When disconnection is required, the first step is disconnecting the load commutator: the low-voltage semiconductor breaker opens, and this diverts almost all of the current through the main breaker. The main breaker is still conducting, so the load commutator does not see the whole voltage of the line, only the voltage drop caused by the high-voltage main breaker not being a perfect conductor. Because the load commutation switch is open, the ultra-fast disconnector is not exposed to high current, and can open without being damaged by arcing.

The mechanical switch being opened, the load commutator is now fully disconnected: no heat is being generated in the semiconductor switch, and even the full line voltage cannot pass through it. All current is now passing through the main breaker. Now the main breaker opens, breaking the current. This drops the current to near-zero, but increases the voltage across the main breaker and load commutator to nearly the entire line voltage. Had the load commutation switch not been mechanically disconnected earlier, this voltage would damage it.

HVDC Advantages, Disadvantages Over HVAC Transmission System

A high-voltage direct current HVDC is a transmission system which uses direct electric current DC to transmit electricity. It is more efficient over long distances than the usual high-voltage alternating current HVAC. HVDC was first demonstrated in in Germany. The technology was further developed during the s in Sweden and Nazi Germany. Early commercial uses were in the Soviet Union and Sweden in

A high-voltage, direct current HVDC electric power transmission system also called a power superhighway or an electrical superhighway [1] [2] [3] uses direct current DC for the bulk transmission of electrical power, in contrast with the more common alternating current AC systems. Since the power flow through an HVDC link can be controlled independently of the phase angle between source and load, it can stabilize a network against disturbances due to rapid changes in power. This improves the stability and economy of each grid, by allowing exchange of power between incompatible networks. High voltage is used for electric power transmission to reduce the energy lost in the resistance of the wires. For a given quantity of power transmitted, doubling the voltage will deliver the same power at only half the current. Since the power lost as heat in the wires is directly proportional to the square of the current, doubling the voltage reduces the line losses by a factor of 4.

Recieve free updates Via Email! Home Electrical machines Power system Ask a question Contact electricaleasy. HVDC vs. Share: Facebook Twitter Linkedin. Electrical power needs to be transmitted over longer distances from generating stations to electrical substations to be distributed to the consumers. Though DC transmission system was the first to born, soon it was replaced by AC transmission system. Earlier DC systems developed by the Edison's company could not transmit the power more than a couple of kilometers.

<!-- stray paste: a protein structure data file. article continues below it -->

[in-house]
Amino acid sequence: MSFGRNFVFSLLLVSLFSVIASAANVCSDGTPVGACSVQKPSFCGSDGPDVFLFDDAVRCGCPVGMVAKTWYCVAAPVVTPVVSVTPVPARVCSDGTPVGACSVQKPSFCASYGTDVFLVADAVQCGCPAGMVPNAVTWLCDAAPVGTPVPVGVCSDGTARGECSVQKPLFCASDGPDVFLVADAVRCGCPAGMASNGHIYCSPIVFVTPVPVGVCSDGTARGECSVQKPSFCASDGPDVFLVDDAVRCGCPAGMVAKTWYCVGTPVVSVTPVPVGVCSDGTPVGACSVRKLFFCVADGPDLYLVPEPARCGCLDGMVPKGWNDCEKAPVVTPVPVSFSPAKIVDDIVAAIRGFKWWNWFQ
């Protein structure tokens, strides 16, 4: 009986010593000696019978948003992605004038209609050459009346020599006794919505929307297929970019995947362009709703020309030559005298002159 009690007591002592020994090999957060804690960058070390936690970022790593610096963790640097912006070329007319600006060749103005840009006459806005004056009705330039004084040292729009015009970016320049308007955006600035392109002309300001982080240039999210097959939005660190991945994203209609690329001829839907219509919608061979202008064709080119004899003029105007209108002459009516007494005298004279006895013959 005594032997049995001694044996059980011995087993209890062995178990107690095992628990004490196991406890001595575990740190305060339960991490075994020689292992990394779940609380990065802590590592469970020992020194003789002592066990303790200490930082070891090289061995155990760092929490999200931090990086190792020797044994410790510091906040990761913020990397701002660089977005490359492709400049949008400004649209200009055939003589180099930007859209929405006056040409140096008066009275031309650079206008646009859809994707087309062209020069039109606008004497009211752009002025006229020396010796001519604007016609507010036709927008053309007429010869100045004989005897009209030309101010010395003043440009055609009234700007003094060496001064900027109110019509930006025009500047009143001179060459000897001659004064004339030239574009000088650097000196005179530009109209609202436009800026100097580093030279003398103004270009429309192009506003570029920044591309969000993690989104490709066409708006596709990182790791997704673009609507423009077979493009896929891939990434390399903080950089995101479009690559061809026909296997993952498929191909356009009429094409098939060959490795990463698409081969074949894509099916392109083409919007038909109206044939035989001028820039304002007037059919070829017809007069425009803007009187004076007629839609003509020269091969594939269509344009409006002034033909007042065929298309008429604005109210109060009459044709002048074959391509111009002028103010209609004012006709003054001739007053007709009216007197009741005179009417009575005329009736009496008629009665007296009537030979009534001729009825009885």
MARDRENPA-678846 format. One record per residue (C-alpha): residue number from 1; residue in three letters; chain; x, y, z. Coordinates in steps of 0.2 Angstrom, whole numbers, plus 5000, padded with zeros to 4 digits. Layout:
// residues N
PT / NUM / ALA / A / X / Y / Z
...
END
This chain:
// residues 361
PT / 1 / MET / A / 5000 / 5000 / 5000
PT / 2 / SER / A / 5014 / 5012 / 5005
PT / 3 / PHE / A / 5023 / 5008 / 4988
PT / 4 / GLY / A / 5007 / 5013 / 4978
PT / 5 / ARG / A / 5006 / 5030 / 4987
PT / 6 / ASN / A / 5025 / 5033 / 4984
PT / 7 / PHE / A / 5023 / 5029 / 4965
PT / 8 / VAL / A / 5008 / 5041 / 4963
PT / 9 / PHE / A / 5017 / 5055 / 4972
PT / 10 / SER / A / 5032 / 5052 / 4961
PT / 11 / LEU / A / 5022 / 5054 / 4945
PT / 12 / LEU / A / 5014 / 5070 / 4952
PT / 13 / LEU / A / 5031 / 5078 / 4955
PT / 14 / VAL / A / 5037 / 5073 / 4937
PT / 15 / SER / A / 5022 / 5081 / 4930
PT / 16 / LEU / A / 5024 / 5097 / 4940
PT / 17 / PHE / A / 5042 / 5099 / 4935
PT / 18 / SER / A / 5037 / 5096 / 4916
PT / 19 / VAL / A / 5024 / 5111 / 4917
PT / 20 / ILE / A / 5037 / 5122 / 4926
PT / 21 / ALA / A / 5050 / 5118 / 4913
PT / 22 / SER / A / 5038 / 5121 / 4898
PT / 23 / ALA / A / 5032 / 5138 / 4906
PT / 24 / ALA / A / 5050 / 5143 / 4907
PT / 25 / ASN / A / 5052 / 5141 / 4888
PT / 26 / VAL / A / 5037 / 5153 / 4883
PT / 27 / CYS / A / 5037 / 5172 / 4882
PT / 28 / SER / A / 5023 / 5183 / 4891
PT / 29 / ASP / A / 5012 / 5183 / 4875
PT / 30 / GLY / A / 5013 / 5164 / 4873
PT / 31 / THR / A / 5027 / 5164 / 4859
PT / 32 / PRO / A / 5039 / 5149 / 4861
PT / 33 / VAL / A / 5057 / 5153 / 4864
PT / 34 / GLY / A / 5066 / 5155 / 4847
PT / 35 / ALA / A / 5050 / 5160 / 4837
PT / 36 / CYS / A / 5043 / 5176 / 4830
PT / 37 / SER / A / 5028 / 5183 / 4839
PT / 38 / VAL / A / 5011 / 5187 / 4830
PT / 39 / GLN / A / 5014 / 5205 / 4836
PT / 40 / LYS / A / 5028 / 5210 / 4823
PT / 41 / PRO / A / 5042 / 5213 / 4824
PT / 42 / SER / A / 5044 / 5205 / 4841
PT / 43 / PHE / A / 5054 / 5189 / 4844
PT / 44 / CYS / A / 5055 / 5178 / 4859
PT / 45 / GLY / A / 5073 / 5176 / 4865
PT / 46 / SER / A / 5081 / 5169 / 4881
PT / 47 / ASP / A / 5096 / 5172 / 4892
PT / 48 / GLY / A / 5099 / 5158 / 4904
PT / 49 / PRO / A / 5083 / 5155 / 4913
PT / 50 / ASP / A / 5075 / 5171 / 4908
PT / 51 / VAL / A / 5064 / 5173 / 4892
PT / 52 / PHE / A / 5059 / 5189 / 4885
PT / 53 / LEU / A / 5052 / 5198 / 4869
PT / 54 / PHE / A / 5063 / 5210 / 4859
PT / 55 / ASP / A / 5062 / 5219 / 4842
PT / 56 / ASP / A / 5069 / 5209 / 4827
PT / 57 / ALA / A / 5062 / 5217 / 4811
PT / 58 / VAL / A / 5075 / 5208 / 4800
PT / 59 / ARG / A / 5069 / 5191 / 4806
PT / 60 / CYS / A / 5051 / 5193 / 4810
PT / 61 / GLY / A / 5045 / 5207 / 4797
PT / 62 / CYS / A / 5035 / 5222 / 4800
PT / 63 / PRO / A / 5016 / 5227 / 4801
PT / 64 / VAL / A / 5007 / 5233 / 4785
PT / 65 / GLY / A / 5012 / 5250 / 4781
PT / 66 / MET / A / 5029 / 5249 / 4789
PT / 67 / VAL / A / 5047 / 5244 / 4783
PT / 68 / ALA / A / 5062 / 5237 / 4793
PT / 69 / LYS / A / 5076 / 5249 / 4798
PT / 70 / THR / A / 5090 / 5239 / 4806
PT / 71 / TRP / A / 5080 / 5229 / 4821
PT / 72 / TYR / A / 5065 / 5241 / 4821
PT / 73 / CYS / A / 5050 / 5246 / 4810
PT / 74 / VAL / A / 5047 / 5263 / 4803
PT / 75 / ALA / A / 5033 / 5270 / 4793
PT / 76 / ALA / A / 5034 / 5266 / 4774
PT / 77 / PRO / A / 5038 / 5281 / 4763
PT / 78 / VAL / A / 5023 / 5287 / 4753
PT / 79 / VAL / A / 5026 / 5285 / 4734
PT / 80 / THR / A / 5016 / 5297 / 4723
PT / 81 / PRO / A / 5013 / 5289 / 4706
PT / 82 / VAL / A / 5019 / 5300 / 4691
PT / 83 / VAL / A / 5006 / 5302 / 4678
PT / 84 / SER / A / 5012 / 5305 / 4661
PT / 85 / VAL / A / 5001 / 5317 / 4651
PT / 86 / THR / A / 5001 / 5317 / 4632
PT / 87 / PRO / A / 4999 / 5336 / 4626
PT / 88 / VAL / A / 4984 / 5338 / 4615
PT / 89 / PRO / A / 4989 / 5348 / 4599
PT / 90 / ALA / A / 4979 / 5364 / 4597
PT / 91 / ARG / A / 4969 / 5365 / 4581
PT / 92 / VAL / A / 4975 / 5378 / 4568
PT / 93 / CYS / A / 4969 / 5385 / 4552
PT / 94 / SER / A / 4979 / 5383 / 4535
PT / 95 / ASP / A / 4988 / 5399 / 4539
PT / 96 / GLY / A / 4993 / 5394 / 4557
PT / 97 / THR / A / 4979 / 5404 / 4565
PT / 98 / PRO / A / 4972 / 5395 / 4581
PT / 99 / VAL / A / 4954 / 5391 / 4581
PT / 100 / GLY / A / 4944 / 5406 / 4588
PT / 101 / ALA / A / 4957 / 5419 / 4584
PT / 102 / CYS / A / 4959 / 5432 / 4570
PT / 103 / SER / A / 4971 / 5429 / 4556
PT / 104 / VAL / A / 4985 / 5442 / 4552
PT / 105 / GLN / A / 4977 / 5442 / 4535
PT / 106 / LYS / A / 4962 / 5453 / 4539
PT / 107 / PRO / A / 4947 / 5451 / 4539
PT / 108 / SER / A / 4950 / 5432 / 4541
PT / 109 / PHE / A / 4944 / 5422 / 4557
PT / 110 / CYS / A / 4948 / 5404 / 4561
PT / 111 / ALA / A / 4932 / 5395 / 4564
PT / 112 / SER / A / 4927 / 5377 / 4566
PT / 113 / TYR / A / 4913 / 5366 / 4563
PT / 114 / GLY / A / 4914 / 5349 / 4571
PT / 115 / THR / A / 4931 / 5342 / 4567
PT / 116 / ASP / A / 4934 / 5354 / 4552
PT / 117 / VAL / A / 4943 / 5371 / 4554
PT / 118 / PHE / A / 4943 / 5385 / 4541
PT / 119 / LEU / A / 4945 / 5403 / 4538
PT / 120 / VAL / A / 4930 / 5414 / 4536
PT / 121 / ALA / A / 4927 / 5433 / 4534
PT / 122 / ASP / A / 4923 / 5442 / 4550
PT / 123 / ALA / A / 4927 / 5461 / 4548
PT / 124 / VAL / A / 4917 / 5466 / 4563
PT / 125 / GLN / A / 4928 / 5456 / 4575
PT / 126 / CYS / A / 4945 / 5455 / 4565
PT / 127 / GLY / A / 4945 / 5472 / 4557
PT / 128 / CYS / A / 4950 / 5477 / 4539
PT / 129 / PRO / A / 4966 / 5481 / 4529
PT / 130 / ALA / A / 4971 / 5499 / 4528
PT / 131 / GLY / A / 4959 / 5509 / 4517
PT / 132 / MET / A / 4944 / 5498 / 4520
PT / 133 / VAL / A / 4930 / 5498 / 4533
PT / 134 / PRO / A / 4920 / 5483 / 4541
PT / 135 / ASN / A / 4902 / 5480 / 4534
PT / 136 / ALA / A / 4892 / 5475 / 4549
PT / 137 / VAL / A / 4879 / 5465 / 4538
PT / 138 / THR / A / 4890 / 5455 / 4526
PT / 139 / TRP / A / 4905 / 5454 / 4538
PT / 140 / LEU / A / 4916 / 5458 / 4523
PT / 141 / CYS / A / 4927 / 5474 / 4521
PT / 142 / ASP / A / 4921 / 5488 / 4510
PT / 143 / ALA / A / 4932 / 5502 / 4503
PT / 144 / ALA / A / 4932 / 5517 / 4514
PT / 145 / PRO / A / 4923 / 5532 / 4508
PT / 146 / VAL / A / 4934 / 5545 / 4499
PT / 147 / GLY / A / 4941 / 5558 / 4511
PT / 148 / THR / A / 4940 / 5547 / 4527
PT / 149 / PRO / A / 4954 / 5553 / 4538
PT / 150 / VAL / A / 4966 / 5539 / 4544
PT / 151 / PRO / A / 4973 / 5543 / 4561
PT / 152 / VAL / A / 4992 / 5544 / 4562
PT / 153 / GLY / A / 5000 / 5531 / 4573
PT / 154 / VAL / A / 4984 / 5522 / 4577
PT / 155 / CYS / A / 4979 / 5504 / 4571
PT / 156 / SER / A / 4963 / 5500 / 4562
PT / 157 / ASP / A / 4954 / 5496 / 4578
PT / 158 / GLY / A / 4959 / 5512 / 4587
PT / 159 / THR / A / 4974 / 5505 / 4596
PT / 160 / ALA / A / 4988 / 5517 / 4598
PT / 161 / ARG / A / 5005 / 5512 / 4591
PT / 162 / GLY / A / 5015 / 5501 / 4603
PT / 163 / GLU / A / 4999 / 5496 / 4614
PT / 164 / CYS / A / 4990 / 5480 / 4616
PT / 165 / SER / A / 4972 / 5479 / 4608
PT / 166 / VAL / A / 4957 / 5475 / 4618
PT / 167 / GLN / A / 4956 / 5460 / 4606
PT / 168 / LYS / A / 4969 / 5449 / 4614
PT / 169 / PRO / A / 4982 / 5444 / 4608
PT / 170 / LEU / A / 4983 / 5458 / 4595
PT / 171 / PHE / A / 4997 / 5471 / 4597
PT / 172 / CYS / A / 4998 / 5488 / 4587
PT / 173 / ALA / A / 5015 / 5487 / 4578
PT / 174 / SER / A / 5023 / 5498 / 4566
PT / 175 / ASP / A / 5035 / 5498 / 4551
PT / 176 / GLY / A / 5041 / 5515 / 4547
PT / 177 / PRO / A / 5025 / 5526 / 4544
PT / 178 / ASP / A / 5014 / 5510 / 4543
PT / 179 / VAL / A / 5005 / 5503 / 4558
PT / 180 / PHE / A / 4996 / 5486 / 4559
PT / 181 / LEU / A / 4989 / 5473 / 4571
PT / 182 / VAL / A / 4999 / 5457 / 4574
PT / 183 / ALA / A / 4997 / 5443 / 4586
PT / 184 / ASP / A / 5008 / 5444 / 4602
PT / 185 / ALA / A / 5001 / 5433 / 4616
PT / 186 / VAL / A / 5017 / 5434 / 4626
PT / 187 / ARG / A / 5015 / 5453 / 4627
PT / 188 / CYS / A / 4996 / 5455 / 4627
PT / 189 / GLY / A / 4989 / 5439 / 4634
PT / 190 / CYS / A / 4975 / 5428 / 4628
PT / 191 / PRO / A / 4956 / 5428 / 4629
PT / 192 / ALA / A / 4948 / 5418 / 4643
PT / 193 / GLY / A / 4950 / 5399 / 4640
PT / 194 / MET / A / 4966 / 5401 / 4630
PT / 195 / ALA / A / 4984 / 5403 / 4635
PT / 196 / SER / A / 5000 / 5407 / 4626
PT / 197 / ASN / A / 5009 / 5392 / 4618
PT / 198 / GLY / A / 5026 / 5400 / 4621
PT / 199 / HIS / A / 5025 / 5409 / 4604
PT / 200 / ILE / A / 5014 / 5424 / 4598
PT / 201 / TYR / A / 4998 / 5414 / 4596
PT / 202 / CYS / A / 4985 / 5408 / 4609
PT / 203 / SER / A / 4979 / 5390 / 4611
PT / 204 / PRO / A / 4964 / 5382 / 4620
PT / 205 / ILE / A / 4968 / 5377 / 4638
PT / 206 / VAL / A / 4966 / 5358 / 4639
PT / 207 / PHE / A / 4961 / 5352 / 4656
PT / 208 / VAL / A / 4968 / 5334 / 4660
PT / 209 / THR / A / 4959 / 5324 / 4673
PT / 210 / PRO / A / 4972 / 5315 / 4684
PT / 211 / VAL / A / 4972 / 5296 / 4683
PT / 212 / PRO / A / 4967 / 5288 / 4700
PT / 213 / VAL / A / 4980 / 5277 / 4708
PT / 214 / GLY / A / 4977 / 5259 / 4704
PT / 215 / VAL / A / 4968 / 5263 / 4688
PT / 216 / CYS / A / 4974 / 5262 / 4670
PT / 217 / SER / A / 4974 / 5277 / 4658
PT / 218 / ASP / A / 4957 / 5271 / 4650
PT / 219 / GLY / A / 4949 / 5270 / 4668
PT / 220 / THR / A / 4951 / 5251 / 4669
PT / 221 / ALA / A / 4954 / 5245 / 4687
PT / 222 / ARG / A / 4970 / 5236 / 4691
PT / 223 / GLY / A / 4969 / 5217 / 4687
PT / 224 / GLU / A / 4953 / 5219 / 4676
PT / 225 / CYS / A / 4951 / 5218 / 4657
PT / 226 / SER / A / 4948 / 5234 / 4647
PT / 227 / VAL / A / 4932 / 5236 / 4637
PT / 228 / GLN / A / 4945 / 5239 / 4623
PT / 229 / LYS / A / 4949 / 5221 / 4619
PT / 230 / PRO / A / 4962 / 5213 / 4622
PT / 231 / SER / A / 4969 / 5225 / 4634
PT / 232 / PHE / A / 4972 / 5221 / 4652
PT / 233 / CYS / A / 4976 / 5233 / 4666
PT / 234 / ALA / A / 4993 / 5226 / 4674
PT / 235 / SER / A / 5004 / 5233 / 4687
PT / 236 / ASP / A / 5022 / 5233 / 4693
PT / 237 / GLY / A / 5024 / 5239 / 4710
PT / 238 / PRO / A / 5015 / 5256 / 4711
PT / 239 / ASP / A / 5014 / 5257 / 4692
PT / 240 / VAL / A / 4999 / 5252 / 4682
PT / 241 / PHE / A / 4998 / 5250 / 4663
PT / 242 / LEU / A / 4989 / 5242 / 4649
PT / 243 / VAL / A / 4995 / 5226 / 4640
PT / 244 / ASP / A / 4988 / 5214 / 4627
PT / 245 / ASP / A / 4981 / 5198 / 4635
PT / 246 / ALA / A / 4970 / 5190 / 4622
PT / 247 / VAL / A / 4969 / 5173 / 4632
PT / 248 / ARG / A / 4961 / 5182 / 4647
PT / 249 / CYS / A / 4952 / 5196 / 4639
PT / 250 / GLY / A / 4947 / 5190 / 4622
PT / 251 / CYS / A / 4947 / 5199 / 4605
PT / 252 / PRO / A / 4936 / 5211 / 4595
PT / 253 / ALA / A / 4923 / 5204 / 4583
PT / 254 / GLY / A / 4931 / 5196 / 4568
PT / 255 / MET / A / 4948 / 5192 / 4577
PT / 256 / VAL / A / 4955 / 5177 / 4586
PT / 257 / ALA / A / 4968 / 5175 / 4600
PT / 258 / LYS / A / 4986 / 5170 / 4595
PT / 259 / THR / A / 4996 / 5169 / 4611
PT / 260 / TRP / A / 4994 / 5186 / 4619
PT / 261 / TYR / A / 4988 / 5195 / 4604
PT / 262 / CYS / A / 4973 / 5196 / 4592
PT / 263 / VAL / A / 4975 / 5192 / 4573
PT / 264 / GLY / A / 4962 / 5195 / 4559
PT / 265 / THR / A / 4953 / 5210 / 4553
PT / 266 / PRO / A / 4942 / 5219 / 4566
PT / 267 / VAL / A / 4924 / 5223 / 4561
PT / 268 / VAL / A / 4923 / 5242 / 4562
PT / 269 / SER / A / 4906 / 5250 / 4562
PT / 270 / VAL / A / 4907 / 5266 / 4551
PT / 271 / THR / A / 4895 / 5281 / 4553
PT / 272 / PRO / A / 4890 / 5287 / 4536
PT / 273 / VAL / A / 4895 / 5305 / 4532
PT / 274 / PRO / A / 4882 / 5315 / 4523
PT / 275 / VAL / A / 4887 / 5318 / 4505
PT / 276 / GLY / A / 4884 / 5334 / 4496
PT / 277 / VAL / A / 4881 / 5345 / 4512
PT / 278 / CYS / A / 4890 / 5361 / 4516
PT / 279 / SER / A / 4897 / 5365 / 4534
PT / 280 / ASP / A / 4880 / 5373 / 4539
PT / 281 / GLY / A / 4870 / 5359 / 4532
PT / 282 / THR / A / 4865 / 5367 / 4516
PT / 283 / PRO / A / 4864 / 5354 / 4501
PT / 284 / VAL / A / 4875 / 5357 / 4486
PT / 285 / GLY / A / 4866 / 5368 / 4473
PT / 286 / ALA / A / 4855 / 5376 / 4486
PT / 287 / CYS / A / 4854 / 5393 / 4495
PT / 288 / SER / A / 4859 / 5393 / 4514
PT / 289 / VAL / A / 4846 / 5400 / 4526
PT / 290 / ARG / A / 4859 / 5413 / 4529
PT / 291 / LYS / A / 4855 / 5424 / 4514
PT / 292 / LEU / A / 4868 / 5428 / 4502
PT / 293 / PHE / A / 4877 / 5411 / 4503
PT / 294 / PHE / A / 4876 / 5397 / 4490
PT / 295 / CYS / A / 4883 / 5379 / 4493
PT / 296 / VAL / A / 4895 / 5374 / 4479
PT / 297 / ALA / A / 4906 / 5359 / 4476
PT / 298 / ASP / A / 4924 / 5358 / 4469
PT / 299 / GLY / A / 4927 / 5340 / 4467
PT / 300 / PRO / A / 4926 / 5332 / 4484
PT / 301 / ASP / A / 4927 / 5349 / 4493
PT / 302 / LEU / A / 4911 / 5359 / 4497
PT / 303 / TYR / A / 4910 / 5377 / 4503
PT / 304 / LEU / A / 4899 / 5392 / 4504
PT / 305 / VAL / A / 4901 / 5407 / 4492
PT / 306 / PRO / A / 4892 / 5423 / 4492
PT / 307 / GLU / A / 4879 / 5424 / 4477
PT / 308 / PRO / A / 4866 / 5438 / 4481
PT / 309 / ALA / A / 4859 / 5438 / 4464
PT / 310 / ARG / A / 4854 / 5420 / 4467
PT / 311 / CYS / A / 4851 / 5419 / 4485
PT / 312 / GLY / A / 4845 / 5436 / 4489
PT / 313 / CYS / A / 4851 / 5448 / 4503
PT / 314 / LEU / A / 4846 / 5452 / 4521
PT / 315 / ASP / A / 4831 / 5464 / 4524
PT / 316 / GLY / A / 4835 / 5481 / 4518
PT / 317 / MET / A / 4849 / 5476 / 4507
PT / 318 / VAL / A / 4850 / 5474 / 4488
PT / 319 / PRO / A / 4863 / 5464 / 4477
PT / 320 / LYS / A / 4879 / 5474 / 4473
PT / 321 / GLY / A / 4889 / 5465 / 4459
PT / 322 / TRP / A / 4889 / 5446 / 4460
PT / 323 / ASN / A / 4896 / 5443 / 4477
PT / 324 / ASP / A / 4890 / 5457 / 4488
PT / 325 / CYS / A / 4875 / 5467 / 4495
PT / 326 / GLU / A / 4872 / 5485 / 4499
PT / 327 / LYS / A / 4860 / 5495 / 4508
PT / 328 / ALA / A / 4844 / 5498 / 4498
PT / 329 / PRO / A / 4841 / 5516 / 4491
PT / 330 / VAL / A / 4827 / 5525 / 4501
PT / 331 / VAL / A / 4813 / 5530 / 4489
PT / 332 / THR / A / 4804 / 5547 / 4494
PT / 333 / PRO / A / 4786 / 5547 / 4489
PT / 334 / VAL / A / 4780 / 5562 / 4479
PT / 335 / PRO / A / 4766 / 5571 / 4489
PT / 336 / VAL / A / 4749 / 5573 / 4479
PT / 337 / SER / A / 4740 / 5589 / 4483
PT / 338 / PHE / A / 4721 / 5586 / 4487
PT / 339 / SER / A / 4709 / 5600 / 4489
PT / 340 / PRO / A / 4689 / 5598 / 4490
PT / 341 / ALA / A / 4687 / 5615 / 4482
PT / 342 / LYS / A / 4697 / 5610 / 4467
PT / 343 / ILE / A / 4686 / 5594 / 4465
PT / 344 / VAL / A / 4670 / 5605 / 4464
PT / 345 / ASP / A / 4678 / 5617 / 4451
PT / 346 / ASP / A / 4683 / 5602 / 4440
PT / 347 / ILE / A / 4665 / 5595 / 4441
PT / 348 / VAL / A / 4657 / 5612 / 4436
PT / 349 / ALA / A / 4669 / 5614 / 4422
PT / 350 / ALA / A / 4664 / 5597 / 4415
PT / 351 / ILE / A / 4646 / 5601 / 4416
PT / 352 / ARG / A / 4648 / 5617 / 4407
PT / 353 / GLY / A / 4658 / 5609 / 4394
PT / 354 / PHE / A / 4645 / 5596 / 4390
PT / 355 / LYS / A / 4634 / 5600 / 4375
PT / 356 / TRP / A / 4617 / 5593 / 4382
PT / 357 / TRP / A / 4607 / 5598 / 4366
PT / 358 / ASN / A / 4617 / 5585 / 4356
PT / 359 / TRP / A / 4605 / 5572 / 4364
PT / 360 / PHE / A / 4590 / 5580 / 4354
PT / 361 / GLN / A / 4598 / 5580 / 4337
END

There is no transfer of fault energy from one AC system to another if they are connected by a DC tie line. The current carrying capacity of HVDC cable is considerably large due to reduced dielectric losses. The corona power loss and radio interference are less as compared to AC transmission.

HVDC Advantages, Disadvantages Over HVAC Transmission System

The electricity we consume travels very long distances before reaching us. The power transmission is done using very high voltage in order to reduce the line losses. Both types of transmission are affected by several factors but the HVDC transmission has more of the advantages than its disadvantages.

High-voltage direct current

Advantages and Disadvantages of HVDC transmission system

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They are listed below with detail while comparing with hvac. Dc transmission is an effective means to improve dynamic system performance. Hvdc disadvantages hvdc is generally less reliable and has lower availability than hvac. Hvdc transmission advantage and disadvantage, hvdc.

For long-distance power transmission, HVDC lines are less expensive, and losses are less as compared to AC transmission. It interconnects the networks that have different frequencies and characteristics. In AC transmission, alternating waves of voltage and current travels in the line which change its direction every millisecond; due to which losses occur in the form of heat. HVDC lines increase the efficiency of transmission lines due to which power is rapidly transferred. Then, the DC voltage is inverted to AC at the receiving end, for distribution purposes. Thus, the conversion and inversion equipment are also needed at the two ends of the line. HVDC transmission is economical only for long distance transmission lines having a length more than kms and for underground cables of length more than 50kms.